Strengths and limitations of the study

To our knowledge, this is the only systematic review of international literature aimed at synthesizing data regarding the quality of life of pregnant women. Many factors have been studied, considering the different dimensions of the quality of life, for pregnant women in general good health. This work also has its limitations: the research only included articles written in English or French. Therefore, the issue of generalizability should be discussed. In addition, two other articles could not be read in their entirety. Within the selected studies, few studies were multi-centric and only one study used information from a large national survey. In addition, we found a high degree of heterogeneity in the methodology for population selection, in choosing the quality of life scale, as well as in the results presented (dimensions of SF-36, composite scores, etc) complicating the synthesis study. Specific HRQOL questionnaires were not included because they are focused more on specific problems in pregnancy (such as nausea and vomiting) rather than on women’s overall well-being and their quality of life. With regard to the quality of these studies, three studies did not explicitly take into account the confounding factors in the presentation of the results [22, 38, 47], which may lead to confusion bias. In addition, a large number of studies were cross-sectional. These studies did not establish an associative cause-and-effect relationship.

Research and policy implications

In some countries, the quality of life of pregnant woman has been little studied. In France, for example, only one study provided information on pregnant women well-being [6] (study not included in our analysis – cf. exclusion criteria). In this study, the mental health of pregnant women was measured through the following question: “On a psychological level, how did you feel during your pregnancy? Well, Quite well, Quite poor, Poor”. Of the 14,326 women interviewed, 8.9% reported poor self-rated mental health during pregnancy. Moreover, sociodemographic characteristics indicative of social disadvantage were associated with a higher-risk of poor quality of life; sometimes, a social gradient was observed. [6, 52]. Since SF-36 is a generic scale, it allows comparisons with chronic pathologies such as diabetes. The results obtained concerning physical activity and pain in pregnant women can be compared to those obtained for chronic diseases such as cardiovascular diseases, diabetes and cancer [18]. A study by Sprangers et al. in 2000 found an average value of 58 in the “Physical Functions” and 64 in the “Bodily Pain” categories concerning diabetic patients [53]. In comparison, we found values between 53 and 77 for “Physical Functions” and between 48 and 74 for “Bodily Pain” in pregnant women. Moreover, quality of life refers to subjective elements that may vary from one culture to another. In the Coban et al. study undertaken in three countries over three continents: China, Ghana, USA [25], the subjective concepts of “well-being” or “vitality” were perceived and measured in very different ways on the three continents. This study did not focus on the quality of life of fathers. According to the Abassi et al. study, the quality of life of fathers was significantly higher during pregnancy and postpartum than that of their partner [39]. Specifically, their physical quality of life was significantly higher. Their mental quality of life was close, and there was no significant difference between them and their partner in two studies where this was studied [41, 43]. Finally, we believe that it is necessary to systematically screen women having a poor quality of life during pregnancy. Studies have to determine whether a single question is sufficient in clinical practice or whether it is preferable to have a more specific questionnaire before the follow-up consultation.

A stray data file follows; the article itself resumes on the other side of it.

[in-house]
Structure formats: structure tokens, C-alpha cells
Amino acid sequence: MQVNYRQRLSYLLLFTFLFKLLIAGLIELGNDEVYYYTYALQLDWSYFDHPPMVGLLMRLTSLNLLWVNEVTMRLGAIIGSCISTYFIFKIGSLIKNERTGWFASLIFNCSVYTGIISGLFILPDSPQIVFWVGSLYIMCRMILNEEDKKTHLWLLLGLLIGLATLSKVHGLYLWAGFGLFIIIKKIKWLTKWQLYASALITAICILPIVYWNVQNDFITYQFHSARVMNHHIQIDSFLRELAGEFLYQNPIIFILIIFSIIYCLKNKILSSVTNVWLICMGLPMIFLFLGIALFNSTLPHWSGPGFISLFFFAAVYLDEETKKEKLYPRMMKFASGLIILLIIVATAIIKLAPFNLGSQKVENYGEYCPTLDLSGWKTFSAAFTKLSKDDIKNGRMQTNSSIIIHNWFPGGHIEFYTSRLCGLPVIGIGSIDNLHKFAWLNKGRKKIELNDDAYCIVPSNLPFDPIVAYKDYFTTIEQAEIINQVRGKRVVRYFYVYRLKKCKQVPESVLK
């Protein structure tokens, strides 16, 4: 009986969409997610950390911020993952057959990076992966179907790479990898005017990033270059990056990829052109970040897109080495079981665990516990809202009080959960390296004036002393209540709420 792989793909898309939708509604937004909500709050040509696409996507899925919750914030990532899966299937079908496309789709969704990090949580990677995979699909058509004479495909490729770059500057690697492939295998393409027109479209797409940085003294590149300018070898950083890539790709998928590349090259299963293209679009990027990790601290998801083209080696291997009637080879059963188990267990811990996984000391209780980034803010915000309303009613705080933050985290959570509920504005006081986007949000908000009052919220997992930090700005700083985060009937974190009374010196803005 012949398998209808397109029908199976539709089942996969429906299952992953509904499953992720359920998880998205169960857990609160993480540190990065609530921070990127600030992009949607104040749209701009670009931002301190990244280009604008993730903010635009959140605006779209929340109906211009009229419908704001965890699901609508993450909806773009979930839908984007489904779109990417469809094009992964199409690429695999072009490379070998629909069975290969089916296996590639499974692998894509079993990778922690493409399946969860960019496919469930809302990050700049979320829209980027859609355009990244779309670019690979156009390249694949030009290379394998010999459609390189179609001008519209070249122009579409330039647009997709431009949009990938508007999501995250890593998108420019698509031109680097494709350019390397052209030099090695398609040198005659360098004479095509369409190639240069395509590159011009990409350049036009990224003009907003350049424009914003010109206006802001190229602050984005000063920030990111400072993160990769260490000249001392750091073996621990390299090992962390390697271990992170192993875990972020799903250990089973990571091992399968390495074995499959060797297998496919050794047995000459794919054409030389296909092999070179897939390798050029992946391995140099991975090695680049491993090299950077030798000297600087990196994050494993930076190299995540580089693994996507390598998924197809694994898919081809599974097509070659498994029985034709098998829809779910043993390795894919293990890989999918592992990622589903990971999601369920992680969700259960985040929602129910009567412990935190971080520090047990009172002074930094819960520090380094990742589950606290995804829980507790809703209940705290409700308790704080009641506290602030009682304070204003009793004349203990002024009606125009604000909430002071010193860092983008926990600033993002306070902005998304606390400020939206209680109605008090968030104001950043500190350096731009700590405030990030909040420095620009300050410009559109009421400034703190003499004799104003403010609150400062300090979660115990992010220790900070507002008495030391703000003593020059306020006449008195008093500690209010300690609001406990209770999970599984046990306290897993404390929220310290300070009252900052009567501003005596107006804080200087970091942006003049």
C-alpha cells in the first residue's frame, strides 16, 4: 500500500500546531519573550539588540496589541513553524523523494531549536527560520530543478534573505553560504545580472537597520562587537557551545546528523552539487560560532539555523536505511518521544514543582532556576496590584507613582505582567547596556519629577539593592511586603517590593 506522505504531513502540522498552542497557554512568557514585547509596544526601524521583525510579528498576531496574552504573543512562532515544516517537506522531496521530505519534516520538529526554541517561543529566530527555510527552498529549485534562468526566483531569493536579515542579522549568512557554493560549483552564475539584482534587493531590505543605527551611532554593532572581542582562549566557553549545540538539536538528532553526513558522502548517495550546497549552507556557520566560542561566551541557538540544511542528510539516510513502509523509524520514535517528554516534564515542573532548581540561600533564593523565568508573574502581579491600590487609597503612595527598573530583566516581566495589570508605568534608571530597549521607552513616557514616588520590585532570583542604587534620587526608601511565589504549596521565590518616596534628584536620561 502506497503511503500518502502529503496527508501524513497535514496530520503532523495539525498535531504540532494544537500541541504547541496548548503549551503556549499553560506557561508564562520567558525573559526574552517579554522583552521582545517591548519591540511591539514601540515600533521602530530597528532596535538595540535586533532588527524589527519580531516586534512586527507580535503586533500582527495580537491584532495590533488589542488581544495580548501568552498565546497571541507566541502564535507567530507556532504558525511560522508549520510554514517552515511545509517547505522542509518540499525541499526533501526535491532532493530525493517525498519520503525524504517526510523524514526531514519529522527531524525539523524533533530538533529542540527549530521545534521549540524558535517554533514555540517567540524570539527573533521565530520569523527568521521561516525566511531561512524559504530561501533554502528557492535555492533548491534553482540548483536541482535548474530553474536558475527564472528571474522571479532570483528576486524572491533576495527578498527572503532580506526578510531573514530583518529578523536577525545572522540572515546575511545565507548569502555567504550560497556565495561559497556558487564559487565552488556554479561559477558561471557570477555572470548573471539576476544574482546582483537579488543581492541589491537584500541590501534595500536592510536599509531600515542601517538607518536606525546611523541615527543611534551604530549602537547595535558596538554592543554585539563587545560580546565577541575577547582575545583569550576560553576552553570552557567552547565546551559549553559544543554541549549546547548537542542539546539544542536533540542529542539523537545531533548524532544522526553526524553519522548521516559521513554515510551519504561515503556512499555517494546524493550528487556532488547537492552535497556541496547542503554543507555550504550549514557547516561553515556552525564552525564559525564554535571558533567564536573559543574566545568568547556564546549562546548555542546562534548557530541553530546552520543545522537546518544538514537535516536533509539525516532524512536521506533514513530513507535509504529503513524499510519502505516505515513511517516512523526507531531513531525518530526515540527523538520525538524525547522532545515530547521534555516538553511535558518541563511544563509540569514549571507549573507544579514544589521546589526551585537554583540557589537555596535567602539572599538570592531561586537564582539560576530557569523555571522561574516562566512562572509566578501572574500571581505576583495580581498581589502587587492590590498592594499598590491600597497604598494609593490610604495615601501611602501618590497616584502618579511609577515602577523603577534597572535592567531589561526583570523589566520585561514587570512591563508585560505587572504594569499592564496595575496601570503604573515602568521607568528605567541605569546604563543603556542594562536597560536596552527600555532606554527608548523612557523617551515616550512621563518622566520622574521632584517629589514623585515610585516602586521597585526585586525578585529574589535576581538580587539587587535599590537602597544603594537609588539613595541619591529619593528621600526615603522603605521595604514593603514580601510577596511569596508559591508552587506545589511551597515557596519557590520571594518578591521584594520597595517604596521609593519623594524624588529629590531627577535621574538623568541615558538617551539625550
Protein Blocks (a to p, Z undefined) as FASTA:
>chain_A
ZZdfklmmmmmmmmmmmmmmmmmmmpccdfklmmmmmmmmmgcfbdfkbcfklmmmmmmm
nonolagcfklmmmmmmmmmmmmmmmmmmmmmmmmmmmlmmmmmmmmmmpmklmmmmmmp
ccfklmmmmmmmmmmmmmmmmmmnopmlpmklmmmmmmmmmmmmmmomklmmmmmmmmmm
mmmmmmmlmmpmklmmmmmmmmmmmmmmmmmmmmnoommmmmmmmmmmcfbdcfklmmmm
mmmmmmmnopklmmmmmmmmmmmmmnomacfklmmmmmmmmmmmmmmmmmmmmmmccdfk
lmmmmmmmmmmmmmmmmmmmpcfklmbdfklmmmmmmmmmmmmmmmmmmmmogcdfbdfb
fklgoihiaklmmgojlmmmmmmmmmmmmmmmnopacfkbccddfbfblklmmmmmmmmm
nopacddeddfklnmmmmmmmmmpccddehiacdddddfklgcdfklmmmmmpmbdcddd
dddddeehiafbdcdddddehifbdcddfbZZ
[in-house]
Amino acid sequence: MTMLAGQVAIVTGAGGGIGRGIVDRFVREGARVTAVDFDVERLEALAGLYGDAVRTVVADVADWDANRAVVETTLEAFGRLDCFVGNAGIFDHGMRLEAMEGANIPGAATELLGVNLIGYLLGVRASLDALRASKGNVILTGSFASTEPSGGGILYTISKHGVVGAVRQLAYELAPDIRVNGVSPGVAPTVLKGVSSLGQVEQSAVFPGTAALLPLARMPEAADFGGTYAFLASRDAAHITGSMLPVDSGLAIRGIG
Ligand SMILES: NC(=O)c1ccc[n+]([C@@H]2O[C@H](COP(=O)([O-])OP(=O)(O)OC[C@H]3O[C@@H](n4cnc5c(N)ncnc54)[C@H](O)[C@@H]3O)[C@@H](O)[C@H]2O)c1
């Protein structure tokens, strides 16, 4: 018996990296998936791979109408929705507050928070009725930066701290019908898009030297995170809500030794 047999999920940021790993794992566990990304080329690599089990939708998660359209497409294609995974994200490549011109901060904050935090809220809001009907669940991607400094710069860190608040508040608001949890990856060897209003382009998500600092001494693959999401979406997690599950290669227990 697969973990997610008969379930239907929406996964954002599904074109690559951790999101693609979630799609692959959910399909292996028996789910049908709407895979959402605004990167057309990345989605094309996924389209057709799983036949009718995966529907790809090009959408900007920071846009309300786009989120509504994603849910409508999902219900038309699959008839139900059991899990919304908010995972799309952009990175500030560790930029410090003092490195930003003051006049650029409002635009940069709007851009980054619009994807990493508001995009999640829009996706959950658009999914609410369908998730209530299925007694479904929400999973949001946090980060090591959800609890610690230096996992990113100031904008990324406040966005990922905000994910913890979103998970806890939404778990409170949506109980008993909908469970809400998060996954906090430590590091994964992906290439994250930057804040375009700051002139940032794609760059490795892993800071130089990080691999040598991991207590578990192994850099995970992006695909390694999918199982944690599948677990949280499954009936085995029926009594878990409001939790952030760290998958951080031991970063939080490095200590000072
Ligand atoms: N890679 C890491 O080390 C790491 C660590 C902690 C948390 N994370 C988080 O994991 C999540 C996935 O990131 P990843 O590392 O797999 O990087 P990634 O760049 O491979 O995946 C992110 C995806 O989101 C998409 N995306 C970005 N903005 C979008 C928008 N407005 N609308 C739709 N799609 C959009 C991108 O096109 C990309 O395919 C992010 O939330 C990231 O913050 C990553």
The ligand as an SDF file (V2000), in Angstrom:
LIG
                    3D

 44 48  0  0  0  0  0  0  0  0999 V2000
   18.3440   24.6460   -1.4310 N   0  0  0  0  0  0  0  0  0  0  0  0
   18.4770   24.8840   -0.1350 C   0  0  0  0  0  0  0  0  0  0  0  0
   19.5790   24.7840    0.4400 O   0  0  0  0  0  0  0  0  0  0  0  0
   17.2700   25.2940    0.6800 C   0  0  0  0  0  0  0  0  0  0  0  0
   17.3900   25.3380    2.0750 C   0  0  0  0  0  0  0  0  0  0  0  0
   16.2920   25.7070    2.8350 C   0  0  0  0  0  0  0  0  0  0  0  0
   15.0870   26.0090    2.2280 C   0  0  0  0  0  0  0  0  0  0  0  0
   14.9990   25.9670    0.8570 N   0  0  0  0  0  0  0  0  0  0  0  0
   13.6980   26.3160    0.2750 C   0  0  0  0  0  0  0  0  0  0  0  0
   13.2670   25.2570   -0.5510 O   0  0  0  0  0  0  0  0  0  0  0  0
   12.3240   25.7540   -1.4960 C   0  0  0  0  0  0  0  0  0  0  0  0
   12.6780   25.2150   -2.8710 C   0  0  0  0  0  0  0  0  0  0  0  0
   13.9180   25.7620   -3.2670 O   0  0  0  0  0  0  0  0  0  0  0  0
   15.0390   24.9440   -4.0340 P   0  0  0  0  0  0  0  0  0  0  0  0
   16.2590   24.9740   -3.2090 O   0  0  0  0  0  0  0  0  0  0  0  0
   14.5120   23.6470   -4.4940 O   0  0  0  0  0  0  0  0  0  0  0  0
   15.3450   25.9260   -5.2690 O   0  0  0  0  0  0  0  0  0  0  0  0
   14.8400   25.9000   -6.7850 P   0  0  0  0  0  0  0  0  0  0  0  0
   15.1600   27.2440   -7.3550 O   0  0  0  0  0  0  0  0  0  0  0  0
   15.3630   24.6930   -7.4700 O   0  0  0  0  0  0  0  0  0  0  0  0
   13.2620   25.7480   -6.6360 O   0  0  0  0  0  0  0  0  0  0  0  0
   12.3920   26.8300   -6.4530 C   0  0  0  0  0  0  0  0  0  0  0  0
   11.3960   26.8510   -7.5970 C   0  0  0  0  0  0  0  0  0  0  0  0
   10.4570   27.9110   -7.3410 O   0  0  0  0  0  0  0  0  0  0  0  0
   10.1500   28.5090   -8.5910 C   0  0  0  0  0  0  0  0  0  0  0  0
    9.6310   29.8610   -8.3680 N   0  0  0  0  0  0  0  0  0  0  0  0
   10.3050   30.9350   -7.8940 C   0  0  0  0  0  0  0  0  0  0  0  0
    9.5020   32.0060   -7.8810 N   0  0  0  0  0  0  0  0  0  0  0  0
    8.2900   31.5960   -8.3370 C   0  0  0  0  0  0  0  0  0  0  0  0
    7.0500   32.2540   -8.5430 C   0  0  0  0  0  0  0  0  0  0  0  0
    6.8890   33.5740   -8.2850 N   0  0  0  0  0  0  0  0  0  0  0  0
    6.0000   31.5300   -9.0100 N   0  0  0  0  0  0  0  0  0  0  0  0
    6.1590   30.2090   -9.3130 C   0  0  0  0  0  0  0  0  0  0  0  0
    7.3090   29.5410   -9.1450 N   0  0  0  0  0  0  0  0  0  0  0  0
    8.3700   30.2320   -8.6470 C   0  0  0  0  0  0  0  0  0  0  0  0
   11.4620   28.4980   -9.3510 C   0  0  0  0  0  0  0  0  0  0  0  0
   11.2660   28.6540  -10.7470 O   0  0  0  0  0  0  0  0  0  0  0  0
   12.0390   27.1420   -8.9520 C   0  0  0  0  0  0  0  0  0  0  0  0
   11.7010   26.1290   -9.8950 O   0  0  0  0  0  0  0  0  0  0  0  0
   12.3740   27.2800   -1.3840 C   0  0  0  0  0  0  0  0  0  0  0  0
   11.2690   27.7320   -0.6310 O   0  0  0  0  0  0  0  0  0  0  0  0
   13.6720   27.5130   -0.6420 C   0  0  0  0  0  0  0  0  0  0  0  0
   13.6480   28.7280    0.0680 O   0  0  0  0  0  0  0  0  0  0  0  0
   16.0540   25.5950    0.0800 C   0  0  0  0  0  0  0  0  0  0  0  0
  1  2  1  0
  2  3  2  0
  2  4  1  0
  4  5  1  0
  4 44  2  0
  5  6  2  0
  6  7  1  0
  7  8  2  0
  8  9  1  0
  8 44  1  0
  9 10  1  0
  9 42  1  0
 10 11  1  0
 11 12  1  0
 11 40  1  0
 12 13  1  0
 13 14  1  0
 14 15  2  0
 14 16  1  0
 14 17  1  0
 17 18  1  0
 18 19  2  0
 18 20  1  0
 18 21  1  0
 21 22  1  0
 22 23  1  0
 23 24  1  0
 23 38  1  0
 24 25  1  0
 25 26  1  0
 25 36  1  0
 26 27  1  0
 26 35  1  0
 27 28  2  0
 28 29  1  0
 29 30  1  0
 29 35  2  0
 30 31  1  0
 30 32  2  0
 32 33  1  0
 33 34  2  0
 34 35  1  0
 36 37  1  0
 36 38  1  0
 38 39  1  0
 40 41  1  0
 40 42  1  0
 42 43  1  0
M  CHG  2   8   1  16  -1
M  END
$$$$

Health-related quality of life refers to the subjective assessment of patients regarding the physical, mental and social dimensions of well-being. Women’s subjective perception of their health-related quality of life is an essential measure of the quality and effectiveness of maternal and child health interventions. However, few women (less than 20%) speak spontaneously about their psychological ill-health to a health professional. Health authorities’ recommendations are needed to better detect a poor quality of life of pregnant women and to evaluate the impact of care in terms of quality of life of pregnant women. Then, given the diversity of factors associated with the quality of life, the medical and paramedical professions need to work in cohesion with social agencies, networks, and associations.